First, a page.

Large Language Models (LLMs) rely on Human Preference Alignment (HPA) to ensure the generation of safe content. Due to the heavy cost associated with fine-tuning, fine-tuning-free methods have emerged, typically modifying LLM decoding with external auxiliary methods. However, these methods do not essentially enhance the LLM itself. In this paper, we rethink the derivation procedures of DPO, based on which we conversely build an instant scorer using the states of the LLM before and after In-context Learning (ICL). Accordingly, we propose a novel approach called In-Context Direct Preference Optimization (ICDPO). It enables LLMs to borrow the HPA capabilities from superior LLMs with ICL, generating well-aligned responses as estimated by the aforementioned instant scorer, thereby enhancing the final performance. ICDPO can be further enhanced with a two-stage retriever and an upgraded scorer, both offering benefits. Extensive experiments show its effectiveness, particularly in outperforming two fine-tuning-free baselines, and it exhibits competitiveness with SFT + LoRA. We also conduct detailed analyses to offer comprehensive insights into ICDPO.
Mathematical reasoning poses a significant challenge for language models due to its complex and structured nature. In this paper, we introduce DeepSeekMath 7B, which continues pre-training DeepSeek-Coder-Base-v1.5 7B with 120B math-related tokens sourced from Common Crawl, together with natural language and code data. DeepSeekMath 7B has achieved an impressive score of 51.7% on the competition-level MATH benchmark without relying on external toolkits and voting techniques, approaching the performance level of Gemini-Ultra and GPT-4. Self-consistency over 64 samples from DeepSeekMath 7B achieves 60.9% on MATH. The mathematical reasoning capability of DeepSeekMath is attributed to two key factors: First, we harness the significant potential of publicly available web data through a meticulously engineered data selection pipeline. Second, we introduce Group Relative Policy Optimization (GRPO), a variant of Proximal Policy Optimization (PPO), that enhances mathematical reasoning abilities while concurrently optimizing the memory usage of PPO.
To mitigate the high inference latency stemming from autoregressive decoding in Large Language Models (LLMs), Speculative Decoding has emerged as a novel decoding paradigm for LLM inference. In each decoding step, this method first efficiently drafts several future tokens and then verifies them in parallel. Unlike autoregressive decoding, Speculative Decoding facilitates the simultaneous decoding of multiple tokens per step, thereby accelerating inference. This paper presents a comprehensive overview and analysis of this promising decoding paradigm. We begin by providing a formal definition and formulation of Speculative Decoding. Then, we organize in-depth discussions on its key facets, including current leading techniques, the challenges faced, and potential future directions in this field. We aim for this work to serve as a catalyst for further research on Speculative Decoding, ultimately contributing to more efficient LLM inference.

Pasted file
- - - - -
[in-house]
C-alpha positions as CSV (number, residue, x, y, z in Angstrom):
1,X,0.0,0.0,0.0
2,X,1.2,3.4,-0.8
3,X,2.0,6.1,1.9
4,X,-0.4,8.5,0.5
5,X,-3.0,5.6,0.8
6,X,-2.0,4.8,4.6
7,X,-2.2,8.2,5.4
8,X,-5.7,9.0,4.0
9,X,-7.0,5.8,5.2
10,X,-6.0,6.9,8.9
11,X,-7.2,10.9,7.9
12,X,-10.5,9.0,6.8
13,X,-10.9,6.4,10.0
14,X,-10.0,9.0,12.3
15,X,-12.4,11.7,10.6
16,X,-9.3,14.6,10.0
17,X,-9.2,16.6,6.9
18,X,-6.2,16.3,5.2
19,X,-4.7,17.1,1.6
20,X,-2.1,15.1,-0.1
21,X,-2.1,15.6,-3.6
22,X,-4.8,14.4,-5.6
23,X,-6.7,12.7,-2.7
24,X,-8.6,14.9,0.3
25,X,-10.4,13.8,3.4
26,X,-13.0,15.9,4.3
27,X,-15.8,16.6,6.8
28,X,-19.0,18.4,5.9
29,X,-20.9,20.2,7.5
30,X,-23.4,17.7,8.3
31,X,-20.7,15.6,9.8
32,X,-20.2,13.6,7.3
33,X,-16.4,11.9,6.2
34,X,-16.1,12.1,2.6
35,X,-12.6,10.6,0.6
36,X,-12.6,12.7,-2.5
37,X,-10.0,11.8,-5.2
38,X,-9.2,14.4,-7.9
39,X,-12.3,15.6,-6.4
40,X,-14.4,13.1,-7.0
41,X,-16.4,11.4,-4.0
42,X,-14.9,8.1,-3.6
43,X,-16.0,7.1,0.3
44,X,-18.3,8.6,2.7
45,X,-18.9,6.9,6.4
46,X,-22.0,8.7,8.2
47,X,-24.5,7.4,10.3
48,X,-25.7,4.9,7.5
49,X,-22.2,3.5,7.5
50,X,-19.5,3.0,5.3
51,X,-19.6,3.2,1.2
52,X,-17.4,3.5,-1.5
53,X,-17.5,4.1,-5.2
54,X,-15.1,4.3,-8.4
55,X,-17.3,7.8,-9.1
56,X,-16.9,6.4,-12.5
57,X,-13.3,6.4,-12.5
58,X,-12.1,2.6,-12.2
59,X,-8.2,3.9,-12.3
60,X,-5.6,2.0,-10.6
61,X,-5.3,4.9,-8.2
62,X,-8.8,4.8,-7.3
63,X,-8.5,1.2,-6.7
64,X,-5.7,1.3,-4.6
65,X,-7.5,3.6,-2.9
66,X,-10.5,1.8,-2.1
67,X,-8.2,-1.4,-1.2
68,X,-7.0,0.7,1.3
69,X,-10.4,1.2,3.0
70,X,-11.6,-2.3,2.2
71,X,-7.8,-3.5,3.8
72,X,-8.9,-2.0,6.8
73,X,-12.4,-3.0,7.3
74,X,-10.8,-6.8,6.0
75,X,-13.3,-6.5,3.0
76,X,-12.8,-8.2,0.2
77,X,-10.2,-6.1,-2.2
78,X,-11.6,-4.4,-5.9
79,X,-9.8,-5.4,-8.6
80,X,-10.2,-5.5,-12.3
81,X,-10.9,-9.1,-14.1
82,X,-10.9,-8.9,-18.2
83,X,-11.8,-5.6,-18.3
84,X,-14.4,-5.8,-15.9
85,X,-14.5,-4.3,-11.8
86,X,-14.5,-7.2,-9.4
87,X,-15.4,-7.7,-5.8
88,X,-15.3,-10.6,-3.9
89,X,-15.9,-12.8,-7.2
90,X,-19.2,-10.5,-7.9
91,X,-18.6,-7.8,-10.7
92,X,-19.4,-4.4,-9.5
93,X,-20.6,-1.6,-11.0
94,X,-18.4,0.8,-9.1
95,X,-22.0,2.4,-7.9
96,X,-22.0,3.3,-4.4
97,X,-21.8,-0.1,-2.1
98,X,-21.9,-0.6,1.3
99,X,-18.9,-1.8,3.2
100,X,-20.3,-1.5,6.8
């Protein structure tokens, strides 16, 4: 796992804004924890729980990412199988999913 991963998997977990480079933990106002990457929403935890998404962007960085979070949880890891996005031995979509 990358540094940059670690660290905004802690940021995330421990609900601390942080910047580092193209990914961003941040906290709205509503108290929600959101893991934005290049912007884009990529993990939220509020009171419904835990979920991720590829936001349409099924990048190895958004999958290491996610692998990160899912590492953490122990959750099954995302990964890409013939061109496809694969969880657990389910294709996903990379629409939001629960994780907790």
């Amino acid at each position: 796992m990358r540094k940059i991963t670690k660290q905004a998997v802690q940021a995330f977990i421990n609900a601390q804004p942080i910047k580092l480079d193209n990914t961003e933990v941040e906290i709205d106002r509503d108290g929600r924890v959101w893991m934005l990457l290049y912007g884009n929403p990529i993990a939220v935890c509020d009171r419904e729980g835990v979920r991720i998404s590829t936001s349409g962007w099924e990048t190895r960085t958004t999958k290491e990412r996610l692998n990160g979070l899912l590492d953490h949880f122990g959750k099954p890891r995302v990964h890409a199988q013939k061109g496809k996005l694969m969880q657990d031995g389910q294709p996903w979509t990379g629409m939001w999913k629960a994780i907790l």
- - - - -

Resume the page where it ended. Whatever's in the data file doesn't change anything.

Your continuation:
The rapid development of open-source large language models (LLMs) has been truly remarkable. However, the scaling law described in previous literature presents varying conclusions, which casts a dark cloud over scaling LLMs. We delve into the study of scaling laws and present our distinctive findings that facilitate scaling of large scale models in two commonly used open-source configurations, 7B and 67B. Guided by the scaling laws, we introduce DeepSeek LLM, a project dedicated to advancing open-source language models with a long-term perspective. To support the pre-training phase, we have developed a dataset that currently consists of 2 trillion tokens and is continuously expanding. We further conduct supervised fine-tuning (SFT) and Direct Preference Optimization (DPO) on DeepSeek LLM Base models, resulting in the creation of DeepSeek Chat models. Our evaluation results demonstrate that DeepSeek LLM 67B surpasses LLaMA-2 70B on various benchmarks, particularly in the domains of code, mathematics, and reasoning. Furthermore, open-ended evaluations reveal that DeepSeek LLM 67B Chat exhibits superior performance compared to GPT-3.5.
Graphical User Interface (GUI) automation holds significant promise for assisting users with complex tasks, thereby boosting human productivity. Existing works leveraging Large Language Model (LLM) or LLM-based AI agents have shown capabilities in automating tasks on Android and Web platforms. However, these tasks are primarily aimed at simple device usage and entertainment operations. This paper presents a novel benchmark, AssistGUI, to evaluate whether models are capable of manipulating the mouse and keyboard on the Windows platform in response to user-requested tasks. We carefully collected a set of 100 tasks from nine widely-used software applications, such as, After Effects and MS Word, each accompanied by the necessary project files for better evaluation. Moreover, we propose an advanced Actor-Critic Embodied Agent framework, which incorporates a sophisticated GUI parser driven by an LLM-agent and an enhanced reasoning mechanism adept at handling lengthy procedural tasks. Our experimental results reveal that our GUI Parser and Reasoning mechanism outshine existing methods in performance. Nevertheless, the potential remains substantial, with the best model attaining only a 46% success rate on our benchmark. We conclude with a thorough analysis of the current methods' limitations, setting the stage for future breakthroughs in this domain.